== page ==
Italian truckers strike against austerity closes Fiat plants

Ongoing protests by Italian truck drivers against the government’s austerity measures and the price of fuel have cut production at automaker Fiat’s plants. The truckers’ protests first erupted in late January, when they opposed a fuel tax increase passed as part of an austerity budget by the government of Prime Minister Mario Monti. Italy has the highest fuel prices in Europe.

The most recent strike began some three weeks ago.

Fiat management announced March 16 that a job action by car haulers had forced the closure of several of the company’s plants. “Yesterday, the strike resulted in the closure of the Melfi plant and today it has brought about the closure of two other sites,” the company announced. “Meanwhile, we have two plants on technical stoppage [for retooling], which means that five of our facilities are closed.”

Four of the affected plants, including the one in Melfi, are in southern Italy. The other is in Turin. One of the facilities, Fiat’s Pomigliano d’Arco plant near Naples, is producing the new version of the automaker’s top-selling Panda hatchback. Management, with the help of the unions, only recently forced through major concessions at the plant. In return for “flexibility” on work rules, Fiat moved some production back to Italy from Poland.

Fiat claims that the strike has already resulted in a loss of about 20,000 units and warned that it will be “very difficult to recover it during the year.” The giant automaker asserts that the damaged caused by the truckers’ action will reduce its market share in Italy and abroad by some 10 percent. Fiat and Chrysler had a European market share of 7.2 percent in February, down from 7.8 percent the month before, but up from 6.9 percent a year ago.

The company is making threatening noises aimed at pressuring the Monti government to take action against the truckers. “The Italian automotive sector, already suffering strongly, is now being penalized again,” Fiat said. “It is very important that the situation resolves itself quickly.”

The auto unions are shamelessly joining in the campaign against the truck drivers. The Associated Press cited the comments of Giuseppe Terracciano, head of the Fim-Cisl (Federation of Italian Metalworkers-Italian Confederation of Trade Unions) in Naples: “There is already a dramatic market and if we don’t produce cars, the consequences will fall on workers, who won’t get salaries.”

In the late January protest, truckers parked their rigs across highways, producing at least 60 major blockades around Italian cities. They were provoked into action by a fuel tax increase that pushed gas prices up 8.2 cents per liter and diesel prices up 11.2 cents.

As of late February, when the most recent truckers’ strike broke out, the cost of unleaded gas was rising by an average of 4.9 percent a month.

The Italian news service, ANSA, reported March 13 that fuel prices had hit an all-time high, “costing drivers as much as €1.96 [$2.58] per liter to fill up at the pump,” or more than $10 a gallon. The farmers union Coldiretti pointed out that the average cost of a tank of fuel in Italy had surpassed €91, or $120, a 19 percent increase over a year earlier. Diesel prices are also nearing the €2 a liter mark.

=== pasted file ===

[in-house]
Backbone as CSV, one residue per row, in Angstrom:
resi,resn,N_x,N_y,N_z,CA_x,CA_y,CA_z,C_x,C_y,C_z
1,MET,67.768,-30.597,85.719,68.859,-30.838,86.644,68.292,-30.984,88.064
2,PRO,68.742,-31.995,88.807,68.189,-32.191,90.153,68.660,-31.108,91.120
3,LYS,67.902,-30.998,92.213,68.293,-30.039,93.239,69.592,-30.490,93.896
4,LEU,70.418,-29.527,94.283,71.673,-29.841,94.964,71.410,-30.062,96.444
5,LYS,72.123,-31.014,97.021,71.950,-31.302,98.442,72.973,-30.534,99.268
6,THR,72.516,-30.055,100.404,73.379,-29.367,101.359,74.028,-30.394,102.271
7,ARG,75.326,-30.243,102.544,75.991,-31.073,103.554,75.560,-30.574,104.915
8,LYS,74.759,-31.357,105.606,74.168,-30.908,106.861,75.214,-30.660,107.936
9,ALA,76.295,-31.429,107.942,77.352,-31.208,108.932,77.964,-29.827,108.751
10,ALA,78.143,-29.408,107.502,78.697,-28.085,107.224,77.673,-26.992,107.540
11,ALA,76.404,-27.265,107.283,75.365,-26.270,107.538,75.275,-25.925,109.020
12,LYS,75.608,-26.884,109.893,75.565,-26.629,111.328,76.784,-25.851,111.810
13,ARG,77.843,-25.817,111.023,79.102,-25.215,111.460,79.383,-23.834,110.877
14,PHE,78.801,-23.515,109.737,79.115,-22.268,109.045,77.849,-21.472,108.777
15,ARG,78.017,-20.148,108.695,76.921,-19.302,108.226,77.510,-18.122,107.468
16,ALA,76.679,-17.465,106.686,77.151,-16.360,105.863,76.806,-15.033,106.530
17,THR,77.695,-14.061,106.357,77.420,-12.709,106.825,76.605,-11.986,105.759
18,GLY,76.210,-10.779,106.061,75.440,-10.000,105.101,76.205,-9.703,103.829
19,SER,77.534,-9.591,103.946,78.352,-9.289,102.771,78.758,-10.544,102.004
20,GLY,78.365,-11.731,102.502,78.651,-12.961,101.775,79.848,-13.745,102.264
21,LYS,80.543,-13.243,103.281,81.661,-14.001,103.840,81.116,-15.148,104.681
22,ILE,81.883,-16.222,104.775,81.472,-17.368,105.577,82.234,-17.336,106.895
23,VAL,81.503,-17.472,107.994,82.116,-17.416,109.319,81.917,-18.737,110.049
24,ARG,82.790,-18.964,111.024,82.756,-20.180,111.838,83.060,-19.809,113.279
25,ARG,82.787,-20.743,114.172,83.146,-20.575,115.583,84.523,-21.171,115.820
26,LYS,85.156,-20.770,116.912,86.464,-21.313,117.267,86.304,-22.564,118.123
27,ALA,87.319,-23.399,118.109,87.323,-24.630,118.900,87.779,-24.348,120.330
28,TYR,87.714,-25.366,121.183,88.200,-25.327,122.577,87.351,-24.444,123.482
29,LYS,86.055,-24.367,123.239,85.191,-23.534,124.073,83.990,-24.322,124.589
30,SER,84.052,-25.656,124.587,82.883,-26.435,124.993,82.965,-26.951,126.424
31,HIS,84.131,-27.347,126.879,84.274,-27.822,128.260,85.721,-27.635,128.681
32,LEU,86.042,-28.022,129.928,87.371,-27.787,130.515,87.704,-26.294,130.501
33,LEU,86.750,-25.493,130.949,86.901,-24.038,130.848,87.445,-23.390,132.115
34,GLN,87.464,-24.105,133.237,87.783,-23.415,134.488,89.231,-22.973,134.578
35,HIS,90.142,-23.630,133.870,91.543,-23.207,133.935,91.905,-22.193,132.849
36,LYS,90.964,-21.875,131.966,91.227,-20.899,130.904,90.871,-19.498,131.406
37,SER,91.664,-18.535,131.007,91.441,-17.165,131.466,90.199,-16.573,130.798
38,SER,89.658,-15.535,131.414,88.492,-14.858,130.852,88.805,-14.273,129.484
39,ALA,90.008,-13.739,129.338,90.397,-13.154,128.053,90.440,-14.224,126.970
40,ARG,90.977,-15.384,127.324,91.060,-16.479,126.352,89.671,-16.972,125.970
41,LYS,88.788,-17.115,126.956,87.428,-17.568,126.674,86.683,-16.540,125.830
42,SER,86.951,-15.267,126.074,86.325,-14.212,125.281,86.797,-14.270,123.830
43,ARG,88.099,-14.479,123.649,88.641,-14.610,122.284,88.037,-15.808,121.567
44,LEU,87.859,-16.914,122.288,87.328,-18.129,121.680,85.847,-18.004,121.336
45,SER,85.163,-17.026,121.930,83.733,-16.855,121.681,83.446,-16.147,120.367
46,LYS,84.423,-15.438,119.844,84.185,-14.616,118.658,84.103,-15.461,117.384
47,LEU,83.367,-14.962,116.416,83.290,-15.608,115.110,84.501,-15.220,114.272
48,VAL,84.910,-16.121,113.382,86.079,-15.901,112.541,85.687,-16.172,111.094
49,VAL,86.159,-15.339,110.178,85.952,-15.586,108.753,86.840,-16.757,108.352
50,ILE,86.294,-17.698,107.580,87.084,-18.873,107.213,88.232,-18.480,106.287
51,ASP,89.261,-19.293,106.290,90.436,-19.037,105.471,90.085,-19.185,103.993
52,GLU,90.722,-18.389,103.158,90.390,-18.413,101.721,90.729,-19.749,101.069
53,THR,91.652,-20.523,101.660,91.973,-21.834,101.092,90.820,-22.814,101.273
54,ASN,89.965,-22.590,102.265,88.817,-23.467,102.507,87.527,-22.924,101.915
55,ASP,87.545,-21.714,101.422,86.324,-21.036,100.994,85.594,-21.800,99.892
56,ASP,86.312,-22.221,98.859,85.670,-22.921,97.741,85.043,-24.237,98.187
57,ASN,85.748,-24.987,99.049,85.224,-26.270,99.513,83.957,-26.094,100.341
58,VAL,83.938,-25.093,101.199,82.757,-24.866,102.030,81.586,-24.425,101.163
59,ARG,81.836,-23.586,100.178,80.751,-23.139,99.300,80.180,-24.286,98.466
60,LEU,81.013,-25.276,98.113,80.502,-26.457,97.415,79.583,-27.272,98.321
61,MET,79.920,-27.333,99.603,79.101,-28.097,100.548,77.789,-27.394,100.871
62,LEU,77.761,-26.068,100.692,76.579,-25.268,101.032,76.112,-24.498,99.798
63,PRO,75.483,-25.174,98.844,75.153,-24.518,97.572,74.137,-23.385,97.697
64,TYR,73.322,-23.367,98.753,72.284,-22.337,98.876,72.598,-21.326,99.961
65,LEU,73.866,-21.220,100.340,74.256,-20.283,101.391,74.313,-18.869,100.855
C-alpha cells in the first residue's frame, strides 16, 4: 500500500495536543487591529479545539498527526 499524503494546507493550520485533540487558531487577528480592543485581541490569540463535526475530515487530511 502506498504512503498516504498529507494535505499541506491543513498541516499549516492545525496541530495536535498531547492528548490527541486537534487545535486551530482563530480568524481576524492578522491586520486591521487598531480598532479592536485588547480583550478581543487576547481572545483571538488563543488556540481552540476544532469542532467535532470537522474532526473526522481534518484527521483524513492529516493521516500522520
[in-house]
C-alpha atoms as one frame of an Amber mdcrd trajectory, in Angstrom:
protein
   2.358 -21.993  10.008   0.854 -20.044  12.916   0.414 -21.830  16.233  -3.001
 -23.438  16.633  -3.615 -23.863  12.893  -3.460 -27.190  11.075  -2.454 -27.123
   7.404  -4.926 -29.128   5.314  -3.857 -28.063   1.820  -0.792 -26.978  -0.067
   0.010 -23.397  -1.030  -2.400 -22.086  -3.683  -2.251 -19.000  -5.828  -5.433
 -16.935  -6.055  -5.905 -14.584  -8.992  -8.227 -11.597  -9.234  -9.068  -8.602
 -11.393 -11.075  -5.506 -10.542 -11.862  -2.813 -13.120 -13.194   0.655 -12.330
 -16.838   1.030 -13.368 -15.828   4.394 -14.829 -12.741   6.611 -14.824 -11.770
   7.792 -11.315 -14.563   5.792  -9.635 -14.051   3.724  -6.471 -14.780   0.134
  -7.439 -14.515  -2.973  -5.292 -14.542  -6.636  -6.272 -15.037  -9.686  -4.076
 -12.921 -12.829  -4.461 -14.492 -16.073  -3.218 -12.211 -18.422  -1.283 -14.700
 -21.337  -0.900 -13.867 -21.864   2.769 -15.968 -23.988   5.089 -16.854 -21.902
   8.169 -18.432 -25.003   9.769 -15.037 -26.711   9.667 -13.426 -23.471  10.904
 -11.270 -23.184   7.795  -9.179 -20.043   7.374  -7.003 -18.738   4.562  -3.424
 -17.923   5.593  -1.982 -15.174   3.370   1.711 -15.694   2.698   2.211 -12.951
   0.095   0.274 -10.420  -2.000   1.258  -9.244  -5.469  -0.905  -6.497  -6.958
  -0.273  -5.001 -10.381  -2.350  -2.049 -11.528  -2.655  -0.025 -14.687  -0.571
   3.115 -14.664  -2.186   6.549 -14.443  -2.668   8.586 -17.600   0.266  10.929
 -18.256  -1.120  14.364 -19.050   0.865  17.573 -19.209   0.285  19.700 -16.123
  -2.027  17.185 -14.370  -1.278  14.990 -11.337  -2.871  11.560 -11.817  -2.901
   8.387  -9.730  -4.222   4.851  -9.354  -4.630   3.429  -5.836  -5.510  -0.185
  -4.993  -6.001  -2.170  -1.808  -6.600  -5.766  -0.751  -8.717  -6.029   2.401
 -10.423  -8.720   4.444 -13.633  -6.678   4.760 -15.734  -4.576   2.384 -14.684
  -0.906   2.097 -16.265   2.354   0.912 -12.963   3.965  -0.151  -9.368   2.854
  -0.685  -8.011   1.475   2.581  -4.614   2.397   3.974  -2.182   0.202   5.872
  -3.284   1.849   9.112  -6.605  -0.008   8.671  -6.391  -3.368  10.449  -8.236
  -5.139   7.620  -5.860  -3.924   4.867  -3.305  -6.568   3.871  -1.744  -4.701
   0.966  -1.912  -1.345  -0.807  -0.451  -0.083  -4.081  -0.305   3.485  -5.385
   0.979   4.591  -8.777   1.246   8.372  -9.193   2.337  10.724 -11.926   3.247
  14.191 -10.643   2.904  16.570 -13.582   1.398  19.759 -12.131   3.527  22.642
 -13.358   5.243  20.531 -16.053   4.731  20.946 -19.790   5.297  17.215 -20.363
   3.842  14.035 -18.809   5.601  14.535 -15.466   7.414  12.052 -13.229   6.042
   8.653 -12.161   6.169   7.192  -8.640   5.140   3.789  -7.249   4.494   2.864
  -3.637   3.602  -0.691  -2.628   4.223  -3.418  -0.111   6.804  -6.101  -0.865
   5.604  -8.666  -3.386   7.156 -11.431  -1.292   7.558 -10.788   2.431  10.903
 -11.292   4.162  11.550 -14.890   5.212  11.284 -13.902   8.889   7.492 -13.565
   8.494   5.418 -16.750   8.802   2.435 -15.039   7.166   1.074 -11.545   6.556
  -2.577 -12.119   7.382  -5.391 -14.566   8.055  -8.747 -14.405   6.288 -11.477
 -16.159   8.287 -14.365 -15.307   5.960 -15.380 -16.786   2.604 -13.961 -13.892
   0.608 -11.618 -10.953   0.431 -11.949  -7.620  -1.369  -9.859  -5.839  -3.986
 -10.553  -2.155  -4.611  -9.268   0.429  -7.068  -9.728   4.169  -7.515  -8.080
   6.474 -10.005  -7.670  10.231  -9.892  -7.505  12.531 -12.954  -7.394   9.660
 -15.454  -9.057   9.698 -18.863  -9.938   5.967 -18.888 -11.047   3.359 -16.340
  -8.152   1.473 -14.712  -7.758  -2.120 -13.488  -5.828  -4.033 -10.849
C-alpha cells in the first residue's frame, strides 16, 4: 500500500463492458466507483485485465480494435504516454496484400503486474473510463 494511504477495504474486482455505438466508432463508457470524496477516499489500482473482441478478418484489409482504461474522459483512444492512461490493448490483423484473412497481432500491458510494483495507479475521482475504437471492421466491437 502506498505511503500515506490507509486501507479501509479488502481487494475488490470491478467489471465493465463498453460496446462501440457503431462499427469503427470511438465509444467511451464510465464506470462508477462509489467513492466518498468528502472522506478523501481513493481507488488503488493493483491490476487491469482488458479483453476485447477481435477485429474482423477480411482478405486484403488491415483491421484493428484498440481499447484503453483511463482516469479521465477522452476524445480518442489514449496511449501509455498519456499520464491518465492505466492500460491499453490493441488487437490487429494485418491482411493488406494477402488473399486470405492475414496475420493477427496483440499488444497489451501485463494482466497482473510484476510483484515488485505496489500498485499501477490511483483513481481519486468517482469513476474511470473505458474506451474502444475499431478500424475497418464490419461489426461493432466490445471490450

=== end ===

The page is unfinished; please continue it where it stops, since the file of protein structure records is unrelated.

ANSA noted, “Consumers are now paying more for a liter of petrol than they are for a kilo of oranges, a kilo of pasta or a liter of fresh milk… The Italian economy is particularly sensitive to fuel costs since 88 percent of commercial transport is by road.”

The federation of gas station managers recently noted that only a year ago Italy was in tenth position among European Union countries in terms of gas prices. Italy’s public transportation system is among the least developed in Europe.


At the time of the January protests, as the World Socialist Web Site noted, “Trasportounito, the truckers’ union, was stunned by the scale of the unauthorized strike that rapidly spread throughout Italy. Its general secretary, Maurizio Longo, said: ‘The massive participation in the national work stoppage, exceeding all our expectations, shows the gravity of the current crisis. Discontent is real and palpable for companies and families of truckers who are fighting for survival.’”

Fiat management is attempting to use the current crisis, including the truckers strike, to extract more concessions from the government and the auto unions. Fiat Chief Executive Sergio Marchionne has repeatedly threatened to close Fiat facilities in Italy if the company cannot be “globally competitive,” i.e., if workers’ wages and benefits are not slashed. As the BBC reports, “But he [Marchionne] has also talked about the possibility of production being moved to the US and Canada, where Fiat's alliance partner Chrysler has plenty of spare capacity in its factories.”

ANSA notes there is “great concern in Italy, especially among unions, that Fiat may renege on its 20-billion-euro investment plan for the country and may even shut down its Pomigliano plant near Naples and historic Mirafiori factory in Turin.”

Marchionne has asserted that Fiat has the opportunity to use its Italian plants to meet the growing demand for Chrysler products in the US. To make such exports feasible, he argues, Italian production costs have to be lowered, and this means ensuring the plants can be utilized “in full and flexible capacity.” Otherwise, he warns, “we will have to withdraw from two of our five operating plants.”

On Friday, Marchionne, along with Fiat Chairman John Elkann, met with Prime Minister Monti and publicly reiterated a commitment to invest in auto production in Italy, but continued to insist on the need to introduce greater labor flexibility. They also no doubt discussed the truckers strike and how to end it.